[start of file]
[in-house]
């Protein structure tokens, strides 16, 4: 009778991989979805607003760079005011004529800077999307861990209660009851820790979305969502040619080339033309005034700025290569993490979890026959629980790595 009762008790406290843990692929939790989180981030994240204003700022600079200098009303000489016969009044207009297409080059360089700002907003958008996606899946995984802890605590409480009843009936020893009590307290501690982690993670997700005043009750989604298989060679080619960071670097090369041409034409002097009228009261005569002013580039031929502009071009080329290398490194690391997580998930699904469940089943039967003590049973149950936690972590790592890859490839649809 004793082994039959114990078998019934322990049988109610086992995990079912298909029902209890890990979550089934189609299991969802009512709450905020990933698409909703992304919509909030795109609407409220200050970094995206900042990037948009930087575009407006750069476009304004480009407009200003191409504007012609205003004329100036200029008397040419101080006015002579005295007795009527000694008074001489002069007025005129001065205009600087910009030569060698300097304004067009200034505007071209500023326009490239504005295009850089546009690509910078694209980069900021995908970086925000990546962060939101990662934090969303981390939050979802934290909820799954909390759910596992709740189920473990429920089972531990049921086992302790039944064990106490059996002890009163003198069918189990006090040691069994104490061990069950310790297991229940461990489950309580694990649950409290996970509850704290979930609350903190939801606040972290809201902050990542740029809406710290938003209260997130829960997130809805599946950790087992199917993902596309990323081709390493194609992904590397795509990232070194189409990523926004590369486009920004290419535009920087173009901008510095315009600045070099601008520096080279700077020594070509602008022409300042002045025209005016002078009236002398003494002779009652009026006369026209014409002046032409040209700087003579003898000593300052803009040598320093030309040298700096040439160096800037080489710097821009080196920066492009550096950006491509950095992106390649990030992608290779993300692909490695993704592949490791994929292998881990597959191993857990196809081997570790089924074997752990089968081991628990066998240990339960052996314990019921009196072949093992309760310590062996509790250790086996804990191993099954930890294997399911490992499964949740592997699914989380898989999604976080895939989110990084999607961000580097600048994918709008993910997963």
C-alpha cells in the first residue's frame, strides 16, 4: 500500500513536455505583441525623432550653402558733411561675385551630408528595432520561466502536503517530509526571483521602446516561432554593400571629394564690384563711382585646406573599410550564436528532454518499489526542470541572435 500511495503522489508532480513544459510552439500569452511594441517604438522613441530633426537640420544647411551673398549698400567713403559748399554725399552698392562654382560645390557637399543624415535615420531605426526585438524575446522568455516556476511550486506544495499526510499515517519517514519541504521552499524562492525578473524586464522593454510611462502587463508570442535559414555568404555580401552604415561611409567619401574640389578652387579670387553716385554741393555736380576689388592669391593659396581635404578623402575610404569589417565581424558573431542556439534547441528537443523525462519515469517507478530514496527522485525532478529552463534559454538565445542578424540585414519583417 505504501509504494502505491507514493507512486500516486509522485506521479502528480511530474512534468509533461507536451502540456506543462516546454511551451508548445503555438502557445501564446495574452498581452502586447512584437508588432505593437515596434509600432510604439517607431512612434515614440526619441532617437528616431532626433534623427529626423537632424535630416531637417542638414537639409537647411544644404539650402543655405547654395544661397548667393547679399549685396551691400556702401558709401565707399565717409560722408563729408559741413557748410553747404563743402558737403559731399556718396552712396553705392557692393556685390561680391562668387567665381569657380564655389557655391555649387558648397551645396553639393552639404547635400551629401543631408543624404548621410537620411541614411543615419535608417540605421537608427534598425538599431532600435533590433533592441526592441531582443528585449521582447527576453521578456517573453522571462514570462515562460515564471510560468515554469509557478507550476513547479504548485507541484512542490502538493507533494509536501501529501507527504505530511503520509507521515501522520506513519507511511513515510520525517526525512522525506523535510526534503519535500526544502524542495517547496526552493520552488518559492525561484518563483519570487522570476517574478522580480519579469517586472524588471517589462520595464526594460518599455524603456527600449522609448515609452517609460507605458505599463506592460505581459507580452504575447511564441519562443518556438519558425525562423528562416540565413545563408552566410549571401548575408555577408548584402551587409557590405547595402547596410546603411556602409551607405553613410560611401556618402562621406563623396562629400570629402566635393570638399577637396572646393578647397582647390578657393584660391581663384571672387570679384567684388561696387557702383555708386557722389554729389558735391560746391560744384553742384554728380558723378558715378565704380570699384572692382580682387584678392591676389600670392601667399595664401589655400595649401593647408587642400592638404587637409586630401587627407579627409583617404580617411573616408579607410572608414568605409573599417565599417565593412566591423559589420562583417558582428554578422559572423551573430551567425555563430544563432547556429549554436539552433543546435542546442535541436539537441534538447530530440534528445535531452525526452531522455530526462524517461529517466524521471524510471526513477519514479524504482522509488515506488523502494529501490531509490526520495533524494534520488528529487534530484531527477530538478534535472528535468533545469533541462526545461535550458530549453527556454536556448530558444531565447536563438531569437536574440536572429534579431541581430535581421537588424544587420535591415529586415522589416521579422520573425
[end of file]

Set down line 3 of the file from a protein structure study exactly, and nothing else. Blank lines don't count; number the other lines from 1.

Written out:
C-alpha cells in the first residue's frame, strides 16, 4: 500500500513536455505583441525623432550653402558733411561675385551630408528595432520561466502536503517530509526571483521602446516561432554593400571629394564690384563711382585646406573599410550564436528532454518499489526542470541572435 500511495503522489508532480513544459510552439500569452511594441517604438522613441530633426537640420544647411551673398549698400567713403559748399554725399552698392562654382560645390557637399543624415535615420531605426526585438524575446522568455516556476511550486506544495499526510499515517519517514519541504521552499524562492525578473524586464522593454510611462502587463508570442535559414555568404555580401552604415561611409567619401574640389578652387579670387553716385554741393555736380576689388592669391593659396581635404578623402575610404569589417565581424558573431542556439534547441528537443523525462519515469517507478530514496527522485525532478529552463534559454538565445542578424540585414519583417 505504501509504494502505491507514493507512486500516486509522485506521479502528480511530474512534468509533461507536451502540456506543462516546454511551451508548445503555438502557445501564446495574452498581452502586447512584437508588432505593437515596434509600432510604439517607431512612434515614440526619441532617437528616431532626433534623427529626423537632424535630416531637417542638414537639409537647411544644404539650402543655405547654395544661397548667393547679399549685396551691400556702401558709401565707399565717409560722408563729408559741413557748410553747404563743402558737403559731399556718396552712396553705392557692393556685390561680391562668387567665381569657380564655389557655391555649387558648397551645396553639393552639404547635400551629401543631408543624404548621410537620411541614411543615419535608417540605421537608427534598425538599431532600435533590433533592441526592441531582443528585449521582447527576453521578456517573453522571462514570462515562460515564471510560468515554469509557478507550476513547479504548485507541484512542490502538493507533494509536501501529501507527504505530511503520509507521515501522520506513519507511511513515510520525517526525512522525506523535510526534503519535500526544502524542495517547496526552493520552488518559492525561484518563483519570487522570476517574478522580480519579469517586472524588471517589462520595464526594460518599455524603456527600449522609448515609452517609460507605458505599463506592460505581459507580452504575447511564441519562443518556438519558425525562423528562416540565413545563408552566410549571401548575408555577408548584402551587409557590405547595402547596410546603411556602409551607405553613410560611401556618402562621406563623396562629400570629402566635393570638399577637396572646393578647397582647390578657393584660391581663384571672387570679384567684388561696387557702383555708386557722389554729389558735391560746391560744384553742384554728380558723378558715378565704380570699384572692382580682387584678392591676389600670392601667399595664401589655400595649401593647408587642400592638404587637409586630401587627407579627409583617404580617411573616408579607410572608414568605409573599417565599417565593412566591423559589420562583417558582428554578422559572423551573430551567425555563430544563432547556429549554436539552433543546435542546442535541436539537441534538447530530440534528445535531452525526452531522455530526462524517461529517466524521471524510471526513477519514479524504482522509488515506488523502494529501490531509490526520495533524494534520488528529487534530484531527477530538478534535472528535468533545469533541462526545461535550458530549453527556454536556448530558444531565447536563438531569437536574440536572429534579431541581430535581421537588424544587420535591415529586415522589416521579422520573425